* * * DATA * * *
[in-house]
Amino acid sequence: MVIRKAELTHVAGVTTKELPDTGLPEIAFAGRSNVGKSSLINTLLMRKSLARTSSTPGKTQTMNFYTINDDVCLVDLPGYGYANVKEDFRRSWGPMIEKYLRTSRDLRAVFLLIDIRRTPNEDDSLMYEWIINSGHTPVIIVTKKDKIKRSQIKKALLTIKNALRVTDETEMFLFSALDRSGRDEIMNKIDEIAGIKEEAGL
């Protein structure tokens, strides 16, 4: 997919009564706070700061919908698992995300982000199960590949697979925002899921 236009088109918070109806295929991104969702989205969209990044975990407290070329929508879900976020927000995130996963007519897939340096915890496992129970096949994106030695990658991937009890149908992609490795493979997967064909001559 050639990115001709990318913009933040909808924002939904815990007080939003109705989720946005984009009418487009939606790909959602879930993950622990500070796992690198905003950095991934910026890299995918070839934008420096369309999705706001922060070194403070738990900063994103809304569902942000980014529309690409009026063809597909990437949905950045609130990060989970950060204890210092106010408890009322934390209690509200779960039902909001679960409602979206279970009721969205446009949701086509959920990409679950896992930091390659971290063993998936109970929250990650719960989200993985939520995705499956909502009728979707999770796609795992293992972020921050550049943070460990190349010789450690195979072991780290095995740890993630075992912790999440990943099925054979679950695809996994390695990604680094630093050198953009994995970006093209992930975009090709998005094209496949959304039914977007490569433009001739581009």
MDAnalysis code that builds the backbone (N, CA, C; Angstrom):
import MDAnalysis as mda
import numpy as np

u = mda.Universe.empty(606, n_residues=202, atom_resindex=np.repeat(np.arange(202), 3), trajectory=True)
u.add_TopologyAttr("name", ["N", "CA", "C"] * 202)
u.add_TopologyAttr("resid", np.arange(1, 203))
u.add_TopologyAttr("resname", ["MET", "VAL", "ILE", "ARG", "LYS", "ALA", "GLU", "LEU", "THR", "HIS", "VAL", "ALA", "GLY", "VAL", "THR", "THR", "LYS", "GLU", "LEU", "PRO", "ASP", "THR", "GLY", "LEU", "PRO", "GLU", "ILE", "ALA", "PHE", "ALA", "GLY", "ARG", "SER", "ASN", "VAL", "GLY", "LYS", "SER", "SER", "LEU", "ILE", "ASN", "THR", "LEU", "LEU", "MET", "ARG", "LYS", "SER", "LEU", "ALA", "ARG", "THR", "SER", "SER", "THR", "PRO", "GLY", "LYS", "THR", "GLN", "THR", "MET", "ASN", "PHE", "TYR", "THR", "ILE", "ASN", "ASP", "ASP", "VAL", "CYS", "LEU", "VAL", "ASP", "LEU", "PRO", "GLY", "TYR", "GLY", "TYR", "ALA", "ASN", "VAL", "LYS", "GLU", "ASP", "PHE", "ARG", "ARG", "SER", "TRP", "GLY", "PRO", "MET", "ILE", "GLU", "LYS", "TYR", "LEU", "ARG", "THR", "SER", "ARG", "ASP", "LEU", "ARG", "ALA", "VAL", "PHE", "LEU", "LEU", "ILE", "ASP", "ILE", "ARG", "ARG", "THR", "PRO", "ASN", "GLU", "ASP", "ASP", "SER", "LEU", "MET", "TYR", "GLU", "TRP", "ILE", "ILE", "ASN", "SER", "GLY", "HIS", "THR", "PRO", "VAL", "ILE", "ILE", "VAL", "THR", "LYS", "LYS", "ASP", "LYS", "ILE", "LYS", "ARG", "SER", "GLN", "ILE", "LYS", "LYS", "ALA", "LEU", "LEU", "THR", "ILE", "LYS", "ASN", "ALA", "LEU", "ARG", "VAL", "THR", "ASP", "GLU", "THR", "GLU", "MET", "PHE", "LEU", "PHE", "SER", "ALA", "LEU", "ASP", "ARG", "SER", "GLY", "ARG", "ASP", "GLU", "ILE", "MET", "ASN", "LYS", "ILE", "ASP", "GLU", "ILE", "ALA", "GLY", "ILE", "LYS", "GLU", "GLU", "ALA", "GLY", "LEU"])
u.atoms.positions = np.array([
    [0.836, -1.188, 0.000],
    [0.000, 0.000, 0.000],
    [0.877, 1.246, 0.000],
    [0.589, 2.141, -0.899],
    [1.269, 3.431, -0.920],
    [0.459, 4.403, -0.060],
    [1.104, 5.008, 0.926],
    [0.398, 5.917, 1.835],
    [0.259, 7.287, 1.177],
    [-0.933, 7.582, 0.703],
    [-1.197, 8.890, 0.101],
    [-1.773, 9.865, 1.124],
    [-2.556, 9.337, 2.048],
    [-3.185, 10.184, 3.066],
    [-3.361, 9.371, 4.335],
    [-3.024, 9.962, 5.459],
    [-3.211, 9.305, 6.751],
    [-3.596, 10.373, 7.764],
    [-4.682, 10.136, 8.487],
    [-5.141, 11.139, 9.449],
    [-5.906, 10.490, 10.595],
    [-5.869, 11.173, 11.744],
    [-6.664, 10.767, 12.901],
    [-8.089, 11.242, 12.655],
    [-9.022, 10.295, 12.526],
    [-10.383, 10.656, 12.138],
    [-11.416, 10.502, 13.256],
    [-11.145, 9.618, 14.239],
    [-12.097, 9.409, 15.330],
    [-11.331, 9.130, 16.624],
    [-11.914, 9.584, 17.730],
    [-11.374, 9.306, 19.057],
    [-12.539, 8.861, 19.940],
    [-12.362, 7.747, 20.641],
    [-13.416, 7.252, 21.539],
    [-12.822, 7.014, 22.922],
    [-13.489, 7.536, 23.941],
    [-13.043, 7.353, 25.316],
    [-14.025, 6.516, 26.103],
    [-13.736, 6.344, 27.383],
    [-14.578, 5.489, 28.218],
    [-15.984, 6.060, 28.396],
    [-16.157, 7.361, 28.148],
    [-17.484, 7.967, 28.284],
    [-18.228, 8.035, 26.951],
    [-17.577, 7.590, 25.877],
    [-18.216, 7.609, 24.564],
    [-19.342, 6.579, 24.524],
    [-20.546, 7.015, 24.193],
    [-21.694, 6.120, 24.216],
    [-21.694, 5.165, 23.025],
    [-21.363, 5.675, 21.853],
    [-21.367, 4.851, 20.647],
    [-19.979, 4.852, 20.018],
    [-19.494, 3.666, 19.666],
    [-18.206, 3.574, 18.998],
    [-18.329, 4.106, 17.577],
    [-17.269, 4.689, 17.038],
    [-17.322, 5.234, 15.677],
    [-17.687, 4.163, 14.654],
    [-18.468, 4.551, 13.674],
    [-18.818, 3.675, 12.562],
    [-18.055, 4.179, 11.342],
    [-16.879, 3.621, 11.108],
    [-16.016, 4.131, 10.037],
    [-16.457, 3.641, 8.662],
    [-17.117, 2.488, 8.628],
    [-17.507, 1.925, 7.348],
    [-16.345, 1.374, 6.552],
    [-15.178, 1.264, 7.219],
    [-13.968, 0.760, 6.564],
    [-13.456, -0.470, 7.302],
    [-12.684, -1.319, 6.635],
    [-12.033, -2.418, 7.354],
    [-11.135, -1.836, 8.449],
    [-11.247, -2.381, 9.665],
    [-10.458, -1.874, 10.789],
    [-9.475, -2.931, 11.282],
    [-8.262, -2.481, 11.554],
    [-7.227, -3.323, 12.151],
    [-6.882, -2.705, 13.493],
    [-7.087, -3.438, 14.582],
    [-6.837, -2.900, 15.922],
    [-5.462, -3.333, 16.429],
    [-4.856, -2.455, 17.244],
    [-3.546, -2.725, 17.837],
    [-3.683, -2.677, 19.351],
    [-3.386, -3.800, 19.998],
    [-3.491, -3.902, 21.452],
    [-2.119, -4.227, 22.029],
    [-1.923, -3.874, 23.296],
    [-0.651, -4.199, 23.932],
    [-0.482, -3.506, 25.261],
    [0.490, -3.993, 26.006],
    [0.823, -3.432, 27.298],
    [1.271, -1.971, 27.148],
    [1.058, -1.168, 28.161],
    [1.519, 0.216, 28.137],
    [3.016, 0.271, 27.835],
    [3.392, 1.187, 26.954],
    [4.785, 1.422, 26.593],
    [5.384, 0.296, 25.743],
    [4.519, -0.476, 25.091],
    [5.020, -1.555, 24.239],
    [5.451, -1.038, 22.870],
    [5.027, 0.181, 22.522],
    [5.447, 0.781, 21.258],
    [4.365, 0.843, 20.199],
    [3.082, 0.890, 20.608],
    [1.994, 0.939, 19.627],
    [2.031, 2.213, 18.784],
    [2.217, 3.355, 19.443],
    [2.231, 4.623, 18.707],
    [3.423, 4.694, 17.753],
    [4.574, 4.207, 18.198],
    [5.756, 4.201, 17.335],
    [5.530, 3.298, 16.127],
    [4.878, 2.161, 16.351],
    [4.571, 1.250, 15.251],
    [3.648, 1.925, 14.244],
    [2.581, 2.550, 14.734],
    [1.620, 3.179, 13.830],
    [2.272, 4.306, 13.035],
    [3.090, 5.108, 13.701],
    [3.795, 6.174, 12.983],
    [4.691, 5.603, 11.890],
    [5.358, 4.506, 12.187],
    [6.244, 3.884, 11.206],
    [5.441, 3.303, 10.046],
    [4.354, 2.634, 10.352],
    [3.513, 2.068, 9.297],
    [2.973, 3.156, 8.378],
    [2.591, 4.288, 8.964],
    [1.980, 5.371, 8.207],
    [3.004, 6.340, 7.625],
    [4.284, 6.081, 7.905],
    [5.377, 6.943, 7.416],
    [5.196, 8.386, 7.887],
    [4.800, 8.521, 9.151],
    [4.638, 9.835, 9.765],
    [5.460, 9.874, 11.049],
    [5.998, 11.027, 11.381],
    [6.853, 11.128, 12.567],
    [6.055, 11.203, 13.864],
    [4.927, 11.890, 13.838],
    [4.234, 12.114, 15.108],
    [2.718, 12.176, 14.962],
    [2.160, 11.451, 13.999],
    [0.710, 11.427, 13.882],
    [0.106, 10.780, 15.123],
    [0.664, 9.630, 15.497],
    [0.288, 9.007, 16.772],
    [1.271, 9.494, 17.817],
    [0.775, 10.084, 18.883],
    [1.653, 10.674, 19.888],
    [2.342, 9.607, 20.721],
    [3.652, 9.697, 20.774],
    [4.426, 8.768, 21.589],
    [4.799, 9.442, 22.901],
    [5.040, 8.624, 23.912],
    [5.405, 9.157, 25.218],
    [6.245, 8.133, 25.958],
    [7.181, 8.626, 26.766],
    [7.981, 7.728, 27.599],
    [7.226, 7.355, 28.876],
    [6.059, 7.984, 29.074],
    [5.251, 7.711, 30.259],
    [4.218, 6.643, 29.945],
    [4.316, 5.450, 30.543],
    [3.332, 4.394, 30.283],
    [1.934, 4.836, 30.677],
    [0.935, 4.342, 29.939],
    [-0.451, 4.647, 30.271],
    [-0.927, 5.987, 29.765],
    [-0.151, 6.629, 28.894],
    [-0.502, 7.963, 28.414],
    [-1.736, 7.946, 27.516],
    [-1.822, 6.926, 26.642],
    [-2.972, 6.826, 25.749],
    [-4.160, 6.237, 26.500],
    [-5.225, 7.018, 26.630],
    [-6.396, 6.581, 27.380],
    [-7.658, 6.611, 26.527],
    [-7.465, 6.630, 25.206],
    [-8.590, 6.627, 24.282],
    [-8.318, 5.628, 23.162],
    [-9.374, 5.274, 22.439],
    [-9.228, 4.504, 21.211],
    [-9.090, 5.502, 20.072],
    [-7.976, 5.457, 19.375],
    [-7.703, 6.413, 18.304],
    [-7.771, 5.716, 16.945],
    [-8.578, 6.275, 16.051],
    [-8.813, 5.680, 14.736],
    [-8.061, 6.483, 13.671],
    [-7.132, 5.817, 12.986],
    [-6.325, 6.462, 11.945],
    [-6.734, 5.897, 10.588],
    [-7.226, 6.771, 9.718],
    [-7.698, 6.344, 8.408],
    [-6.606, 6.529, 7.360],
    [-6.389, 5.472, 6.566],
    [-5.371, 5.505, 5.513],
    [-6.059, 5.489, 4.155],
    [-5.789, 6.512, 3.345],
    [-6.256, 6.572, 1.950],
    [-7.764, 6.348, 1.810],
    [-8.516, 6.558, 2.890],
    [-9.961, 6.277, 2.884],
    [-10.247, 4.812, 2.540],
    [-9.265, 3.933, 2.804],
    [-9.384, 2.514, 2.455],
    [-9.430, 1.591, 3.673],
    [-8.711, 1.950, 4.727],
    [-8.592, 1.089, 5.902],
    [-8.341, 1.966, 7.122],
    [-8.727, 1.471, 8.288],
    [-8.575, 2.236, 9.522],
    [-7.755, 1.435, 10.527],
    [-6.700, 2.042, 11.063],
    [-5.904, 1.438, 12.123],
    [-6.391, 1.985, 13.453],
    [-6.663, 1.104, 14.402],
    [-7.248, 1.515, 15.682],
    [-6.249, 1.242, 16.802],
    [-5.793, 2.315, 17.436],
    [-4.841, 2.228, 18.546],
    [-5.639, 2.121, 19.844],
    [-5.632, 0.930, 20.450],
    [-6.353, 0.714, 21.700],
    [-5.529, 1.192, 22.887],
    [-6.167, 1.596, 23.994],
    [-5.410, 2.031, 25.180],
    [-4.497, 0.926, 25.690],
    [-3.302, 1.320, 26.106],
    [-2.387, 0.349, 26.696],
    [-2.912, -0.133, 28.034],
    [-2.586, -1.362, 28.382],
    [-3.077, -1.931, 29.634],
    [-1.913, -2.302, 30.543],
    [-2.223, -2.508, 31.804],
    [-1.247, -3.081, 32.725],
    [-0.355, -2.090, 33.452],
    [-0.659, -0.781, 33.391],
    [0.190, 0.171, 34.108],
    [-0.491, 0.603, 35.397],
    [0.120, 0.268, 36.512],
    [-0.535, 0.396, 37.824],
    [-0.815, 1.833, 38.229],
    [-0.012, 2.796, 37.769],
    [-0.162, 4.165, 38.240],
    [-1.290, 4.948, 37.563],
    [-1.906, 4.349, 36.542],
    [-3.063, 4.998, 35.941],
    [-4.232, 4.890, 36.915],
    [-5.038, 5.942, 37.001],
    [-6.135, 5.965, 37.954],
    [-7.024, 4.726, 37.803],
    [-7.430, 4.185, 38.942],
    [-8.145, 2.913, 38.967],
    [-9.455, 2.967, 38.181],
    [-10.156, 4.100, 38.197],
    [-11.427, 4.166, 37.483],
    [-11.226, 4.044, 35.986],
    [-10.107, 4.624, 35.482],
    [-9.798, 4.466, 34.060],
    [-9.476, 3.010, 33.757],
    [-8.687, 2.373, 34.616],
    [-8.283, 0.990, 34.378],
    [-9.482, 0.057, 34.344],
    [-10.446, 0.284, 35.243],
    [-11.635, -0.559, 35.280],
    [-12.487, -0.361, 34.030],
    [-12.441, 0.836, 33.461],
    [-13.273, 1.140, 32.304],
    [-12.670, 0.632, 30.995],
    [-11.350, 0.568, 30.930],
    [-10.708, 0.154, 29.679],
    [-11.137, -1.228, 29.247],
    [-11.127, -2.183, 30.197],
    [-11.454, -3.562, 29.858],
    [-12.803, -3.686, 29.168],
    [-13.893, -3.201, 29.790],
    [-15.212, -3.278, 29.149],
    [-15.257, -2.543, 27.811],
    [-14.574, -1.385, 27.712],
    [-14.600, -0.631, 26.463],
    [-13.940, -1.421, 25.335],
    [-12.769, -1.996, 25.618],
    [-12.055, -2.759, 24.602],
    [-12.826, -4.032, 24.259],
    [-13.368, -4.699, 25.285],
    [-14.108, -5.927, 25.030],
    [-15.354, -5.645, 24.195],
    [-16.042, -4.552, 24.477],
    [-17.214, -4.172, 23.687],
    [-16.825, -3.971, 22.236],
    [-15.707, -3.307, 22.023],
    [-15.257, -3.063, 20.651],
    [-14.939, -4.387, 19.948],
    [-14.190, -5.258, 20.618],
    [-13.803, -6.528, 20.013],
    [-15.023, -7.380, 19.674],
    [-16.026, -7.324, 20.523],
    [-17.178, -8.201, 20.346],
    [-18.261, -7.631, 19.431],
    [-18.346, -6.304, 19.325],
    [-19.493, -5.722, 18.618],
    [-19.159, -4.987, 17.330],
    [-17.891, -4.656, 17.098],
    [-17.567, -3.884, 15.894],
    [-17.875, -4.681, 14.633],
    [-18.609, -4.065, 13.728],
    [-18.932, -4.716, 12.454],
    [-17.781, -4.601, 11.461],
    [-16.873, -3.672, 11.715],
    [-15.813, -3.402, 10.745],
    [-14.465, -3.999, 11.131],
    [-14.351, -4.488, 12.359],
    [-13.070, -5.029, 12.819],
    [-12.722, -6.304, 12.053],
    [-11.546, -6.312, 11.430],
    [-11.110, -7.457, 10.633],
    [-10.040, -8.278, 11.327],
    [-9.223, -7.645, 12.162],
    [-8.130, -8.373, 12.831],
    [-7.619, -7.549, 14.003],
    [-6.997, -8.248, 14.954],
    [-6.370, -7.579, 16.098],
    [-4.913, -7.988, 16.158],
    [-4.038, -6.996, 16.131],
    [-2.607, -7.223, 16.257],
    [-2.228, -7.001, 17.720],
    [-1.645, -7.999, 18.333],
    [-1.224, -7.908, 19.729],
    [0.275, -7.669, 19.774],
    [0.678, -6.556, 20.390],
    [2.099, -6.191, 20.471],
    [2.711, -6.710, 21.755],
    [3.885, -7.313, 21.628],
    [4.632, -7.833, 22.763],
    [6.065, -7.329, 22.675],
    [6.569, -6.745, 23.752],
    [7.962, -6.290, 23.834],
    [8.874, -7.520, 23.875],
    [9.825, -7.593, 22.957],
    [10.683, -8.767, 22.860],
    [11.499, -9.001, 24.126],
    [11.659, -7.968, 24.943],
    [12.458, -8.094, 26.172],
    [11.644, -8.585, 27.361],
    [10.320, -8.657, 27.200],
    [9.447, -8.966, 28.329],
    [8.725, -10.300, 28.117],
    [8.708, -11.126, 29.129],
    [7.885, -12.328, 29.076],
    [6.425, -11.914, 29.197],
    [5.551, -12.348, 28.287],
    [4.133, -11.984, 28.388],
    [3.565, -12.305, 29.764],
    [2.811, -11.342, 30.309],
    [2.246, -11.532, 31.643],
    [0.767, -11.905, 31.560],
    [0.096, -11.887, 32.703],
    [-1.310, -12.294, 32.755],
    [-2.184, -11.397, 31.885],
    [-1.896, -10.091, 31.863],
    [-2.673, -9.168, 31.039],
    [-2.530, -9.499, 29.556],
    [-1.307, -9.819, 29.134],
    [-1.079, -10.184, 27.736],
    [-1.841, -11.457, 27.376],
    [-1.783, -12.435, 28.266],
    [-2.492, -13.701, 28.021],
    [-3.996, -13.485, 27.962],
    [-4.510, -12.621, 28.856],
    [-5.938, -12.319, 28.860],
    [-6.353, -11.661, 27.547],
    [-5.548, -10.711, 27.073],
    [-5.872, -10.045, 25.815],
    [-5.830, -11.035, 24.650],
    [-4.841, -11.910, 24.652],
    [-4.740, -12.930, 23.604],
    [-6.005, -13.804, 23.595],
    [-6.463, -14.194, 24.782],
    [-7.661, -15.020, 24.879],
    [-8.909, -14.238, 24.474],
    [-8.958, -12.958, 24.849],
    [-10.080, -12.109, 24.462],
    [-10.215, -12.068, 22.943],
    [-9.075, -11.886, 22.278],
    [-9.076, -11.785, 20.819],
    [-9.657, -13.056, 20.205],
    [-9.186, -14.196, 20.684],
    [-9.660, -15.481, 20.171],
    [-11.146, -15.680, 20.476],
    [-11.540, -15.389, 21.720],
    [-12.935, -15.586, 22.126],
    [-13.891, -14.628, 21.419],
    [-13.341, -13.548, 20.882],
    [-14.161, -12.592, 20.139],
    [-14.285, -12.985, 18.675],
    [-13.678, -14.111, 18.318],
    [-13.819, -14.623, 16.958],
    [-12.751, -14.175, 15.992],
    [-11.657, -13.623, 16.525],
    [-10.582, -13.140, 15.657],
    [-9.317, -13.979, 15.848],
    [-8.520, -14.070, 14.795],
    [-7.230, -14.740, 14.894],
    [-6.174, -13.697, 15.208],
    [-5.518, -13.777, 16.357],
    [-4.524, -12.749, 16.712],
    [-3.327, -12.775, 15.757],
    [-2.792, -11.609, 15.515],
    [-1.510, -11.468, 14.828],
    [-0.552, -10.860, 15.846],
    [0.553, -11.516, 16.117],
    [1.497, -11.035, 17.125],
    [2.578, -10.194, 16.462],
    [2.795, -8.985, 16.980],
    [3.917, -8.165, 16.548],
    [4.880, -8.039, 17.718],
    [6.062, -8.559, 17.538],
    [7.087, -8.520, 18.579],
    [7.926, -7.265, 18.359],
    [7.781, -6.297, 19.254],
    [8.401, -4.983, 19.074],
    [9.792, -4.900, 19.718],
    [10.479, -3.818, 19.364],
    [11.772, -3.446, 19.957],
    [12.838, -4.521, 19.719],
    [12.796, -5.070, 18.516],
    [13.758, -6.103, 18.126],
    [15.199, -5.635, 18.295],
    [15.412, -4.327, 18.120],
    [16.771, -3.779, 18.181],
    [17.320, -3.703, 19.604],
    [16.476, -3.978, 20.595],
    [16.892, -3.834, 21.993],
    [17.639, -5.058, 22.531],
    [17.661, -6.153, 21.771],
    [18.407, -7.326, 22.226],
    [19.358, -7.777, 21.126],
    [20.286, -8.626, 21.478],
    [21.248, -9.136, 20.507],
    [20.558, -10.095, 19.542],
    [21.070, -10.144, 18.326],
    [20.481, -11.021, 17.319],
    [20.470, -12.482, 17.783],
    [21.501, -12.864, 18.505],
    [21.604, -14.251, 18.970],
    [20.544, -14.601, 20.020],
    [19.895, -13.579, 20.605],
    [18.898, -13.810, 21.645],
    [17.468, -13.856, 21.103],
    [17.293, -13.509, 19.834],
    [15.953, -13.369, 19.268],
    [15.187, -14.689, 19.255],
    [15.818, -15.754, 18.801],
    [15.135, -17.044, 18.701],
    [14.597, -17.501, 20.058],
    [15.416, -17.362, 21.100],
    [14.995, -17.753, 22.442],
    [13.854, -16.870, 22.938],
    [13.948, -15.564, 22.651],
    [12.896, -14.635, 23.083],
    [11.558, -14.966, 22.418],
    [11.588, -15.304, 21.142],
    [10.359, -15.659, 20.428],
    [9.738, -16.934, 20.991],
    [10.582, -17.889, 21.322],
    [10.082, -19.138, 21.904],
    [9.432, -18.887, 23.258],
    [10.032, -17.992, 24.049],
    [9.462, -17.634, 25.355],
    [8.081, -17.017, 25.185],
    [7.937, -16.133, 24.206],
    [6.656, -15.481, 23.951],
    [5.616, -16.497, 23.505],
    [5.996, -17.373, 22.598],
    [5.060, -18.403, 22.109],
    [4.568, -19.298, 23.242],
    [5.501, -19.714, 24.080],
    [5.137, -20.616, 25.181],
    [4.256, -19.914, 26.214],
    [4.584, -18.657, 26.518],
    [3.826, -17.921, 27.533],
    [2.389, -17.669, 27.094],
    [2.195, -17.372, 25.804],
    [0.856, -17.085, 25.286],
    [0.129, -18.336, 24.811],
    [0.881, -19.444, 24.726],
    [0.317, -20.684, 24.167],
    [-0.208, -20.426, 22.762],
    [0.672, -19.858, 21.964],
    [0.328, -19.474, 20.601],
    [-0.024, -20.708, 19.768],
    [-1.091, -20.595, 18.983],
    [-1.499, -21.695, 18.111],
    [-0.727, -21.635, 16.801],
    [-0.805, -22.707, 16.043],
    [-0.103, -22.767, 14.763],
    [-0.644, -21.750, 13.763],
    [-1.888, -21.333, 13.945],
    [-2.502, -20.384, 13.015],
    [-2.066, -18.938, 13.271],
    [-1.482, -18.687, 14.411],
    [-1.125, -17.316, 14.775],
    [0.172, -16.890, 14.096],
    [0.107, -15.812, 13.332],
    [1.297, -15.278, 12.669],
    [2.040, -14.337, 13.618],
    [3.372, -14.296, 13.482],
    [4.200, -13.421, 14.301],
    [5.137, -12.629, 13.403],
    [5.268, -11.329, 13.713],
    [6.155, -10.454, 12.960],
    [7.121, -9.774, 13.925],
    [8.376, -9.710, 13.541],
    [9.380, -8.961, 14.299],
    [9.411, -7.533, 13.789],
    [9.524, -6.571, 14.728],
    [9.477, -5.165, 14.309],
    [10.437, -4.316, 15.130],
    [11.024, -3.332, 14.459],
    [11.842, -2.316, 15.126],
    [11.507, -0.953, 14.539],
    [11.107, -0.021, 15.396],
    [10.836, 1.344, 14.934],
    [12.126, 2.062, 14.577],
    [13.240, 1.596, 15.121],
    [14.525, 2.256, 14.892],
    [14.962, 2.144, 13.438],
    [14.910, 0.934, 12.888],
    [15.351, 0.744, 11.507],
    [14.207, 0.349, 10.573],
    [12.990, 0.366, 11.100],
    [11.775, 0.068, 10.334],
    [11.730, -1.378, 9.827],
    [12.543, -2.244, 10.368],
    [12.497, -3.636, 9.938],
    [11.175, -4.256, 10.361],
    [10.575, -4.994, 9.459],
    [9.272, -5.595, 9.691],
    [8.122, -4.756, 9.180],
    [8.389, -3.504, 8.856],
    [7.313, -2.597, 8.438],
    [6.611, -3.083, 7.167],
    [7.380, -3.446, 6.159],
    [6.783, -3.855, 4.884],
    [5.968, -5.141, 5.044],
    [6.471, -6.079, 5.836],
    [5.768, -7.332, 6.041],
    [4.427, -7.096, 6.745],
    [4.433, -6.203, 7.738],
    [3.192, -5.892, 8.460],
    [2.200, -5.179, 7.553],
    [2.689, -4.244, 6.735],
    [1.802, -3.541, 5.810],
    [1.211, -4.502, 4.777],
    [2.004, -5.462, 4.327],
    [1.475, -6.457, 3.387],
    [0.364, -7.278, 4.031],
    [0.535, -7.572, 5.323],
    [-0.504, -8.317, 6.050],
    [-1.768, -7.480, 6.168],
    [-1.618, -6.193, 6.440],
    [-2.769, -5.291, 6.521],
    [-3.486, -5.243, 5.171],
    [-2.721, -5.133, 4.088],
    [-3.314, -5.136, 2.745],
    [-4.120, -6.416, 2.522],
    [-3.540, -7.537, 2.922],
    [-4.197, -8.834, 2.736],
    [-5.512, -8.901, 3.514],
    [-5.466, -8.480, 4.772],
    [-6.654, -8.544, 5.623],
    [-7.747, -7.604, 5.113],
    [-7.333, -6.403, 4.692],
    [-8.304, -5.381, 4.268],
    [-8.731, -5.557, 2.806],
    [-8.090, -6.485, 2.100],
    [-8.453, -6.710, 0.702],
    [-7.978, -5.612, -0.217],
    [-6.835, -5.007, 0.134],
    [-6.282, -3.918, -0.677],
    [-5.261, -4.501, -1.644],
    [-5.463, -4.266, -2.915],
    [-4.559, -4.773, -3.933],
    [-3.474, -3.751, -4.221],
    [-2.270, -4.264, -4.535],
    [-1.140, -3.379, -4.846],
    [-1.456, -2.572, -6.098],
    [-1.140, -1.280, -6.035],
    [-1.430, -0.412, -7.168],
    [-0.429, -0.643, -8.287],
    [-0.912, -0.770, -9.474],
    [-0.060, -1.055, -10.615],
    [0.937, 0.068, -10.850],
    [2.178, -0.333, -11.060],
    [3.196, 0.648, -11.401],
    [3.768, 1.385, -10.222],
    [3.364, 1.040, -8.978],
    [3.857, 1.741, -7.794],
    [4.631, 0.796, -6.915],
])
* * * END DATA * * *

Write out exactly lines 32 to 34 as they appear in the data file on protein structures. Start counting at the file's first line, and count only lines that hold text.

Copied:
    [-5.906, 10.490, 10.595],
    [-5.869, 11.173, 11.744],
    [-6.664, 10.767, 12.901],